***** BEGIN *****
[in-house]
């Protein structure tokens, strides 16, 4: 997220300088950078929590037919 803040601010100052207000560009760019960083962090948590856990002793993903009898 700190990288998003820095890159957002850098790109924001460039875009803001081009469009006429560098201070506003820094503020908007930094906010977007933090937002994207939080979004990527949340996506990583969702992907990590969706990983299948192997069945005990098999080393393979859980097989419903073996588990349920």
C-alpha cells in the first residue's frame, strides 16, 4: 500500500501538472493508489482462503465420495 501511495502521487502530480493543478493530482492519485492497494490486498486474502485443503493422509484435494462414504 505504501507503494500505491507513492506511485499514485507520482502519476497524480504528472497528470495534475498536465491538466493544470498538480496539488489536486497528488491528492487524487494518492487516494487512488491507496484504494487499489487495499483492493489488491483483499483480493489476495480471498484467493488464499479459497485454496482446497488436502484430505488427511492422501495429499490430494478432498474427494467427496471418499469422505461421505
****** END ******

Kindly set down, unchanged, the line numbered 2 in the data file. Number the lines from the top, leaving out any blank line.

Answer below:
């Protein structure tokens, strides 16, 4: 997220300088950078929590037919 803040601010100052207000560009760019960083962090948590856990002793993903009898 700190990288998003820095890159957002850098790109924001460039875009803001081009469009006429560098201070506003820094503020908007930094906010977007933090937002994207939080979004990527949340996506990583969702992907990590969706990983299948192997069945005990098999080393393979859980097989419903073996588990349920």